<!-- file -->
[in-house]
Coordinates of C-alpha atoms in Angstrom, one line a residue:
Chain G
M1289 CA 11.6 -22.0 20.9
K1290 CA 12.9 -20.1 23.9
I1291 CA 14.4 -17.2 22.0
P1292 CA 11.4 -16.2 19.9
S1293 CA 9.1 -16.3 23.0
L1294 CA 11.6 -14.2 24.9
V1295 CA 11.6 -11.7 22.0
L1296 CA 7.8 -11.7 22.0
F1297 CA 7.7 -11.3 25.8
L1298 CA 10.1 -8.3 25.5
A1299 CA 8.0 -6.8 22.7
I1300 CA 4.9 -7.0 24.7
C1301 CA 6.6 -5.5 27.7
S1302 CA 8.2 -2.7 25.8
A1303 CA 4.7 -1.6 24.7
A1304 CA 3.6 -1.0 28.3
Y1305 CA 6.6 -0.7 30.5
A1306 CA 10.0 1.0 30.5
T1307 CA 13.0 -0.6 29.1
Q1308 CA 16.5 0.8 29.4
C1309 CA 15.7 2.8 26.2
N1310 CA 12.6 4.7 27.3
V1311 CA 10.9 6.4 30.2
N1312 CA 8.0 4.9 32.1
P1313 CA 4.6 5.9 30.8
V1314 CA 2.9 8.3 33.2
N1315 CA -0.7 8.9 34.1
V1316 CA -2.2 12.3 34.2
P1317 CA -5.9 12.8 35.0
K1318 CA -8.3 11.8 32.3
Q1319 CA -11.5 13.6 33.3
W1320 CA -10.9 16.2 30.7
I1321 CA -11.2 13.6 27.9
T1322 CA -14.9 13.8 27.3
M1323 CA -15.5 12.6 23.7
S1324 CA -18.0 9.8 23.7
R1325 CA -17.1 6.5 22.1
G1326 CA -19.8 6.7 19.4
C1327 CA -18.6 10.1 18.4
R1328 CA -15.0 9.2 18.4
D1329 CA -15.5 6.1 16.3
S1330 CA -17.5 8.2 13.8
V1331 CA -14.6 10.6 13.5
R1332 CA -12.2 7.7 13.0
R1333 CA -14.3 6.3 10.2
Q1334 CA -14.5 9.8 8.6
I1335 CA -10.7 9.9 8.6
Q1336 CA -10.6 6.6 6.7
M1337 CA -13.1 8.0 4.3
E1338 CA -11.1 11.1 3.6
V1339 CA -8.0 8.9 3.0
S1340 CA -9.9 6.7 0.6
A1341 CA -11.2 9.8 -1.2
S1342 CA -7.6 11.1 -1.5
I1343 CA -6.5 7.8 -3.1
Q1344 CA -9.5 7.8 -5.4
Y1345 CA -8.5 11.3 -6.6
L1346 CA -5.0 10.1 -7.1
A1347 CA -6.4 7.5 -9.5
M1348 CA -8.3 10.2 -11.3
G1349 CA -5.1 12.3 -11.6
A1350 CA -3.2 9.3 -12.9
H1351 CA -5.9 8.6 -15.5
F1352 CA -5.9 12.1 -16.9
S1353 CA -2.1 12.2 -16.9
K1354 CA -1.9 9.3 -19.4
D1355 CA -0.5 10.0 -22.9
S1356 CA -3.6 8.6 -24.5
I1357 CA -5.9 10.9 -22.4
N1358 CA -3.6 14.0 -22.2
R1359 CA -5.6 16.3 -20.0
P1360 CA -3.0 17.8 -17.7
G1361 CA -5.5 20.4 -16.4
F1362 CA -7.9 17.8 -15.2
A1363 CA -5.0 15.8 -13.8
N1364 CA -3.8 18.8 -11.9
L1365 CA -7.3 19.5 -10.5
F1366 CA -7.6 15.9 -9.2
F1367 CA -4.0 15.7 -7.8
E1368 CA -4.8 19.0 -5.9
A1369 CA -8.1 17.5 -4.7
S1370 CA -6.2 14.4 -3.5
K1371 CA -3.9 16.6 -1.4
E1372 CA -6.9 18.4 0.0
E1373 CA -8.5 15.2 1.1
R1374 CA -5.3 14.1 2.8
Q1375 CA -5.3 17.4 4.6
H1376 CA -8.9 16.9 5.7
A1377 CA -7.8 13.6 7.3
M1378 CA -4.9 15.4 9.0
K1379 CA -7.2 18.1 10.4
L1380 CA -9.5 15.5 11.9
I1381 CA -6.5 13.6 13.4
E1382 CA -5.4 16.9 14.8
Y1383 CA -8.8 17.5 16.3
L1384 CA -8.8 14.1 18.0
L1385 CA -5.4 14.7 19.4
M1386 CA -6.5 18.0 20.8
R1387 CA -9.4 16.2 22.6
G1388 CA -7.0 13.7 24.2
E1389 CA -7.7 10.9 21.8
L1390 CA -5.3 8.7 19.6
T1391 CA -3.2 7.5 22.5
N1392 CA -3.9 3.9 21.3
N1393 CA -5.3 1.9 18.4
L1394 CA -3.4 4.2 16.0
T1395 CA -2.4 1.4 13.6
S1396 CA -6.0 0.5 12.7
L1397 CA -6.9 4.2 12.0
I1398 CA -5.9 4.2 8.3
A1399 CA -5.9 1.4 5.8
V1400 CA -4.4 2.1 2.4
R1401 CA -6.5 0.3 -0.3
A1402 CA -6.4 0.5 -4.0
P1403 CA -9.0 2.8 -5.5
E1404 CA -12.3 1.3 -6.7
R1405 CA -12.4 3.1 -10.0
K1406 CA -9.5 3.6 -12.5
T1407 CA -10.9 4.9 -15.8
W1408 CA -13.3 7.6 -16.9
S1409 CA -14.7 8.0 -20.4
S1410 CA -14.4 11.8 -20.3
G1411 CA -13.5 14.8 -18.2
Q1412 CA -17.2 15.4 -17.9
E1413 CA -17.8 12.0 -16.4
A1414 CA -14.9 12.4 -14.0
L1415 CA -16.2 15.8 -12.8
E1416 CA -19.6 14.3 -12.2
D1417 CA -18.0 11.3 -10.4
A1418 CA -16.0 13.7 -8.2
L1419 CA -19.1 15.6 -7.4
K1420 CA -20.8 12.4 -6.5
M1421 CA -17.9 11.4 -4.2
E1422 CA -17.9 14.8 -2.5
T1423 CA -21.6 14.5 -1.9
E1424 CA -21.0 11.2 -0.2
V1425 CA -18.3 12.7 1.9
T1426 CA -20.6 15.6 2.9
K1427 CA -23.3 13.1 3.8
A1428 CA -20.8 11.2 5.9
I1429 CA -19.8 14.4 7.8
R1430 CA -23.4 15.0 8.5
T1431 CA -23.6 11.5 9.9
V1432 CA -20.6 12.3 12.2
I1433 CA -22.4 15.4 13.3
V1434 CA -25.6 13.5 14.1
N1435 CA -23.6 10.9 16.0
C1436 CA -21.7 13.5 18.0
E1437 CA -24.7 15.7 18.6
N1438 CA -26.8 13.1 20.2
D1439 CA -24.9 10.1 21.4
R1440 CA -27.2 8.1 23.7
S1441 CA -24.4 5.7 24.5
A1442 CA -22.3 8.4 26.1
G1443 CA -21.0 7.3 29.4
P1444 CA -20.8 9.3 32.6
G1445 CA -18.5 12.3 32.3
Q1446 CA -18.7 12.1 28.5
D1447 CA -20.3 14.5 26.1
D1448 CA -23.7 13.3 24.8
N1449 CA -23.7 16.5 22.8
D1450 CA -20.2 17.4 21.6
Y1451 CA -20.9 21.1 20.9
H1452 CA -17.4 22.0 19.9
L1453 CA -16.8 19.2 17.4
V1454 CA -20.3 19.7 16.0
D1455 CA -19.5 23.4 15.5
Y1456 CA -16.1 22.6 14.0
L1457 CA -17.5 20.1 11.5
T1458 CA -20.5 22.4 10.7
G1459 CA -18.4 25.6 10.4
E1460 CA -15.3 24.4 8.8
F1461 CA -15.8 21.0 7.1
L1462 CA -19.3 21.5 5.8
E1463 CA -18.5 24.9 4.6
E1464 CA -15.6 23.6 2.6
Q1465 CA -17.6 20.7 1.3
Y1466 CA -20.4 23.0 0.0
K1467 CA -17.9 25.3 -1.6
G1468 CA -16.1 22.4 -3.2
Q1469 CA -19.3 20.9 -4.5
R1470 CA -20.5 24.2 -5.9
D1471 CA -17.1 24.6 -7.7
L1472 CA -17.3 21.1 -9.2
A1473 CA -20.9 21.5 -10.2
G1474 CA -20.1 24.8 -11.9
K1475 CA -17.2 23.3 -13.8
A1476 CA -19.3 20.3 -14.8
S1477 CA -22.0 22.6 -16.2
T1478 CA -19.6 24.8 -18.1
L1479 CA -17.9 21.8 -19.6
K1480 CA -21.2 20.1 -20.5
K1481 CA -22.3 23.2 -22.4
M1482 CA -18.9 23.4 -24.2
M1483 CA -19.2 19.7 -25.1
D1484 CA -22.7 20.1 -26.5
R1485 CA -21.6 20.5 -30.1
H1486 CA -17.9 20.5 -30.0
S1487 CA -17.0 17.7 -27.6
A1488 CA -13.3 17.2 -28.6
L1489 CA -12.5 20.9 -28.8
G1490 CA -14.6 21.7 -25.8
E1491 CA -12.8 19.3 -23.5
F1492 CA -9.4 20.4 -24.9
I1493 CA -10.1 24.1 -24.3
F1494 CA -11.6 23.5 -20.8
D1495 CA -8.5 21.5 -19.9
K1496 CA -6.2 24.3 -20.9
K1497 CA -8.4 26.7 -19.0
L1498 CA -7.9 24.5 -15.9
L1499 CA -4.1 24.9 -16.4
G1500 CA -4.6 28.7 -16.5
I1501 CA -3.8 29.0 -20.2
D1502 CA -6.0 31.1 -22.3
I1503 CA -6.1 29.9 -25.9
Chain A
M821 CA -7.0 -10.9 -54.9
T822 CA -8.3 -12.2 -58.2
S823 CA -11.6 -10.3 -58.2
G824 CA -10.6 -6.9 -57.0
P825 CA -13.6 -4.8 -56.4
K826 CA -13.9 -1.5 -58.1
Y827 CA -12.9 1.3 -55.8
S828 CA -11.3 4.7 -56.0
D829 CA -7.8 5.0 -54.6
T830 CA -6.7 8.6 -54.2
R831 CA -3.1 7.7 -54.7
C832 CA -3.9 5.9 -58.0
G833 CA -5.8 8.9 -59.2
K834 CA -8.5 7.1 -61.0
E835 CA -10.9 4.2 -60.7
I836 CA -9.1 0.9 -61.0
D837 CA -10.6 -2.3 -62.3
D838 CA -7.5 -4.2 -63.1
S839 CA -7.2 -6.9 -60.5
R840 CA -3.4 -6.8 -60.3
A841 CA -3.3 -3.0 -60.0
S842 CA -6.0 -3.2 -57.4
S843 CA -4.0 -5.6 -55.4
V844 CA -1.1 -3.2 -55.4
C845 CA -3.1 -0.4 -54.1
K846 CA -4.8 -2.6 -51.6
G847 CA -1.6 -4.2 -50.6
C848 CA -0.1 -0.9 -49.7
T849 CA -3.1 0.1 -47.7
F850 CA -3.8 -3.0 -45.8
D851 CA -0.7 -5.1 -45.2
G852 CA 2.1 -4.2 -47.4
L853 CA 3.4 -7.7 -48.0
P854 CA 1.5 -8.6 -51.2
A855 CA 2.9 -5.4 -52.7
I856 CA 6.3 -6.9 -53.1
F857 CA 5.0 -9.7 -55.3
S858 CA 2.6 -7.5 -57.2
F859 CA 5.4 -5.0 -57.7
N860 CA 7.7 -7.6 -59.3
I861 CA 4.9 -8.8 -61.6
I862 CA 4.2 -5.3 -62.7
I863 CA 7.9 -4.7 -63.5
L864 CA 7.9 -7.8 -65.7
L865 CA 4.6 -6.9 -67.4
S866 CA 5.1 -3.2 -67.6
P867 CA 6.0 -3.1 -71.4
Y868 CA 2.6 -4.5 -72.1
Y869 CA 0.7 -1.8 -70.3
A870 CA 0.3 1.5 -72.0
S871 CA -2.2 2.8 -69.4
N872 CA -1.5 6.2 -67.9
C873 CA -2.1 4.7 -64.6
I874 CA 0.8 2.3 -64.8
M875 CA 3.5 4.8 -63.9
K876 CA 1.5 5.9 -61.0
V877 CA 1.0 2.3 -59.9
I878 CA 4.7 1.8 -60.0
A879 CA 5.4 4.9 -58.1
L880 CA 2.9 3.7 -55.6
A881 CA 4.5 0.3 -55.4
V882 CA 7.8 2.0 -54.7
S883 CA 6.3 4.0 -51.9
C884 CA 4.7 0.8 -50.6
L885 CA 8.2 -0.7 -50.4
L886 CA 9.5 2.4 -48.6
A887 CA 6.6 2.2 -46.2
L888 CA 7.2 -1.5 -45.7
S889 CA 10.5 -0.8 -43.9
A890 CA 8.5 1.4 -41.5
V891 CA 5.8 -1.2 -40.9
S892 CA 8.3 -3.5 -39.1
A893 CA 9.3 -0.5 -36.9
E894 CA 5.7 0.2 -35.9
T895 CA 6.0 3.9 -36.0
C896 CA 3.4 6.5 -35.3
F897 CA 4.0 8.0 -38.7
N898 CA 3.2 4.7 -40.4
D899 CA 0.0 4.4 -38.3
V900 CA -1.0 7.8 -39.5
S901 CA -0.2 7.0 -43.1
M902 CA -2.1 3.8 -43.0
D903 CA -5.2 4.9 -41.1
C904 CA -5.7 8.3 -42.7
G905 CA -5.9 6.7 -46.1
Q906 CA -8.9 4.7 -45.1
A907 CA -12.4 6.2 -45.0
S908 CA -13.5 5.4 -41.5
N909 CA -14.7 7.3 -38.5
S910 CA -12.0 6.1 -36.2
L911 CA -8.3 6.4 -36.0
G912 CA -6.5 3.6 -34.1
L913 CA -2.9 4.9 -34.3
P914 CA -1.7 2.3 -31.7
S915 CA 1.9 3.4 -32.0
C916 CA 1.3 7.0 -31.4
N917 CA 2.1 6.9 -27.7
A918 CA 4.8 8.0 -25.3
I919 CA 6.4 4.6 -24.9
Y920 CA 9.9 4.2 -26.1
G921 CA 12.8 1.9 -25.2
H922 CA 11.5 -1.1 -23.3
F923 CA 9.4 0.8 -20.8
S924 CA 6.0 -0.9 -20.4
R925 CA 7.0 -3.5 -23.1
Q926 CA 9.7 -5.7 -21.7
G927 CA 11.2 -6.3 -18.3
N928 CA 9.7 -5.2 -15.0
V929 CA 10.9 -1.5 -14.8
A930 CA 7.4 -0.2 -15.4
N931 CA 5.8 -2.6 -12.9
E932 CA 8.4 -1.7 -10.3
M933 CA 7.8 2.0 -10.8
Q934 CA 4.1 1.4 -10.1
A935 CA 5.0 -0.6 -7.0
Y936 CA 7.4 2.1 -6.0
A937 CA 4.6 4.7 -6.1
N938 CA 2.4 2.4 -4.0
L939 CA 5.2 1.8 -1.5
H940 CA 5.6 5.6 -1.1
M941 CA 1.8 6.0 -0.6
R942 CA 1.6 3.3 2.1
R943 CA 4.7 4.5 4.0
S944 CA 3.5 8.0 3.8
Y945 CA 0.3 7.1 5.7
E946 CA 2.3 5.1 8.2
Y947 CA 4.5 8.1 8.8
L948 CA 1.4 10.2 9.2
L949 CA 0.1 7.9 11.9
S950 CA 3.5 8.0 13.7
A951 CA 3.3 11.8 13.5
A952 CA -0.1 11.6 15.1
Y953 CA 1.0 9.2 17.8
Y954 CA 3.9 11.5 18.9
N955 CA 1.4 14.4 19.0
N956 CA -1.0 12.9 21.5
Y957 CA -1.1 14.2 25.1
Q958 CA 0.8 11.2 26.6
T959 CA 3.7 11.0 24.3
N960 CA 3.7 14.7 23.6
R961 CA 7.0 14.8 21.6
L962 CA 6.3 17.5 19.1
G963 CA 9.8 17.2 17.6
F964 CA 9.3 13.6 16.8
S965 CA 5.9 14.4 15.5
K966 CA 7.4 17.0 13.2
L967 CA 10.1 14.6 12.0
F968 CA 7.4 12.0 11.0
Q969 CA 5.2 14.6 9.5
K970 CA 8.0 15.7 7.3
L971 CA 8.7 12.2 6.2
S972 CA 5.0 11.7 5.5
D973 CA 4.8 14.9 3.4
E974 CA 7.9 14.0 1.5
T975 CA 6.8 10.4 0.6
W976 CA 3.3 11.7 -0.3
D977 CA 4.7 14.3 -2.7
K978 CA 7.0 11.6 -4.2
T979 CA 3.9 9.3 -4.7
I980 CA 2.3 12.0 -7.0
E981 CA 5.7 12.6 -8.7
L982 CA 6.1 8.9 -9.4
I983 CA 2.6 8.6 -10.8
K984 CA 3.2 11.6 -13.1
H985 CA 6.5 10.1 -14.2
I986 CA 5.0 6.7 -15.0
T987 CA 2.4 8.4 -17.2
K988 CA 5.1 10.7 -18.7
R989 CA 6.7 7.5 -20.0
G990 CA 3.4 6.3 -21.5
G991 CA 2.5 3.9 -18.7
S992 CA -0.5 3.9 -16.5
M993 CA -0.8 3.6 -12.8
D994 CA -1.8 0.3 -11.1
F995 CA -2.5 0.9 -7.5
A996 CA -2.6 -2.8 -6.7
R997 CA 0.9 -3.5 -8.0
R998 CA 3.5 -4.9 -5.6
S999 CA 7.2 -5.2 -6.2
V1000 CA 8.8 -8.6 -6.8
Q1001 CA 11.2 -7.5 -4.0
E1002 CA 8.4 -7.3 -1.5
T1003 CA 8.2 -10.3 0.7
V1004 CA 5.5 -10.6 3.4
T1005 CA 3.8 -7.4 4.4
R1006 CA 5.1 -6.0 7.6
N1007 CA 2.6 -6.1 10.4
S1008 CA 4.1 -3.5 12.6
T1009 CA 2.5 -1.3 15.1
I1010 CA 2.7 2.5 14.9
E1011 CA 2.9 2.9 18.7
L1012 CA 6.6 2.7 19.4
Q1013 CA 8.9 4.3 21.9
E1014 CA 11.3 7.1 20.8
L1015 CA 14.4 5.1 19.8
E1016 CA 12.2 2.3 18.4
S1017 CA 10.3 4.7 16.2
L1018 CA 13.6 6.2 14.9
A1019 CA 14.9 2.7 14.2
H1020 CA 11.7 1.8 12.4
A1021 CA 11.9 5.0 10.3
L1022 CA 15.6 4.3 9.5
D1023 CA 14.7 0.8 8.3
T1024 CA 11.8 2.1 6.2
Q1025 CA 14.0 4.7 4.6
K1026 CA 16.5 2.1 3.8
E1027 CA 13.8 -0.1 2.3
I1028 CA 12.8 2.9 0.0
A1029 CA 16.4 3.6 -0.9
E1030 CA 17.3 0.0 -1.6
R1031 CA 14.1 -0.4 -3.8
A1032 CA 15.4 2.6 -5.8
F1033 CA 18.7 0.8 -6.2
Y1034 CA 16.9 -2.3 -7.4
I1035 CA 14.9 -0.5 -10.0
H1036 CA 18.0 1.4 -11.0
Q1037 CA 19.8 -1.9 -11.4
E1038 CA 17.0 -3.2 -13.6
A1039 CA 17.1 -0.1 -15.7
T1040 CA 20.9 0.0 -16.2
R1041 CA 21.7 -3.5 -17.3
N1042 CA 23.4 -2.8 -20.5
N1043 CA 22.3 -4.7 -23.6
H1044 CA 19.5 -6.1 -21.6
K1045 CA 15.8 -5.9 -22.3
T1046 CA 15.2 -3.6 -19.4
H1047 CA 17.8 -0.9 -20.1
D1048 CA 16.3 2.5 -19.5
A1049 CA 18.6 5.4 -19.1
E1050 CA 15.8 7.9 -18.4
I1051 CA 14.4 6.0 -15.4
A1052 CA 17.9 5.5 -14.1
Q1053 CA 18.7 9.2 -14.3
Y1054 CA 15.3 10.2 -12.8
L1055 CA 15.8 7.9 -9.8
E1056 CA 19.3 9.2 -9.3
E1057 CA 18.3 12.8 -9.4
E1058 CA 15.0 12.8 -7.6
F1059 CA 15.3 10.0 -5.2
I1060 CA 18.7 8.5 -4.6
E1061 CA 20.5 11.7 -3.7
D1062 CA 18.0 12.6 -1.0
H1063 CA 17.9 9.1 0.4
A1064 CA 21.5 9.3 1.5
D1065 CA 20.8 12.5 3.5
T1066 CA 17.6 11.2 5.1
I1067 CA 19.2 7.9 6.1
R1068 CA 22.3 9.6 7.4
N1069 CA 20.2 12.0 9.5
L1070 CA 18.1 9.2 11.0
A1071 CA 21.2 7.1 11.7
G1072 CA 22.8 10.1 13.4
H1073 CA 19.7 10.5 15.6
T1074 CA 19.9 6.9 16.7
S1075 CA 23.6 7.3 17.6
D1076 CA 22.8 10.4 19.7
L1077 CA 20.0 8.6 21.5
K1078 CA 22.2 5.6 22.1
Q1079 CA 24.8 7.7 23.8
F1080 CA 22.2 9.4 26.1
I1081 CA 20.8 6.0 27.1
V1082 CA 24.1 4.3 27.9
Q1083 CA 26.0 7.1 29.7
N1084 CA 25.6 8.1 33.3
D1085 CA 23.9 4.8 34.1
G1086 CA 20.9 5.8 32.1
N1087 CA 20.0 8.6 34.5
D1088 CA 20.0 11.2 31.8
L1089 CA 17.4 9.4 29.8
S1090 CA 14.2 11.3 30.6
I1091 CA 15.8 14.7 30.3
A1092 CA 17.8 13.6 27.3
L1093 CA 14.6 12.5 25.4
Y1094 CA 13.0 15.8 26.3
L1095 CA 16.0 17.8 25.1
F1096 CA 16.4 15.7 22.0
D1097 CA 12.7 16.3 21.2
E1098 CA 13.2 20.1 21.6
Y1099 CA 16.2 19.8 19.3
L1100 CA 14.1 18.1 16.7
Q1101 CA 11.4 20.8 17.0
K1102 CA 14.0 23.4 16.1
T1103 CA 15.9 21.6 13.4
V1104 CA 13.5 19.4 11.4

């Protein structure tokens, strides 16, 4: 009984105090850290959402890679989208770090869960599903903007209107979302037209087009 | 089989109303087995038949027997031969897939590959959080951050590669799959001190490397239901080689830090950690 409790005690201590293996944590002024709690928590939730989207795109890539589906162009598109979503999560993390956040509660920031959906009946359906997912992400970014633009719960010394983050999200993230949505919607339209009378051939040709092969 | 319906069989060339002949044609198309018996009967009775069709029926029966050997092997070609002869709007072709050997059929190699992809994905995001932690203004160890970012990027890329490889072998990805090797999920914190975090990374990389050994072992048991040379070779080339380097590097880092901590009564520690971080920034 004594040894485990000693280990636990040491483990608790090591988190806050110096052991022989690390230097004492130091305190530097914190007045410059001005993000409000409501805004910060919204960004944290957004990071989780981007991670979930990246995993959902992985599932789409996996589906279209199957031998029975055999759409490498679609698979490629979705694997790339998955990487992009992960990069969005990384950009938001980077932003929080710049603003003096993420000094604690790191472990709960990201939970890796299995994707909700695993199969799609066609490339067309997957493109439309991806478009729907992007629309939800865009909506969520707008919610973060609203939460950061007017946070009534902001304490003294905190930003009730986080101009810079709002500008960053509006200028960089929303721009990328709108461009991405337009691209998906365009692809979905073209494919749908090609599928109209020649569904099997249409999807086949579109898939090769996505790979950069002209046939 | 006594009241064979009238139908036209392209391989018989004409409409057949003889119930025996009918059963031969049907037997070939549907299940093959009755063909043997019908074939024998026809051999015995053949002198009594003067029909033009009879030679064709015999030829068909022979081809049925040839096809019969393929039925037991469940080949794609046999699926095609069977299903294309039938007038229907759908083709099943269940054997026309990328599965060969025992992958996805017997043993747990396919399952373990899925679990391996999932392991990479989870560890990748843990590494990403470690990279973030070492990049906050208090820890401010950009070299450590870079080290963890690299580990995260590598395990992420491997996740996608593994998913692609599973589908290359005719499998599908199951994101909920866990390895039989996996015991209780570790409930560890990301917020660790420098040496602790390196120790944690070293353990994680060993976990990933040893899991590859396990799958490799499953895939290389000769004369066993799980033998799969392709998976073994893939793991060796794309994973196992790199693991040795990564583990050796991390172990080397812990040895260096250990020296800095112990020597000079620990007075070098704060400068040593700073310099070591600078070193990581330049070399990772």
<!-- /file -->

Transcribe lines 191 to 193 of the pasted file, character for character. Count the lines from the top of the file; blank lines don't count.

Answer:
A1476 CA -19.3 20.3 -14.8
S1477 CA -22.0 22.6 -16.2
T1478 CA -19.6 24.8 -18.1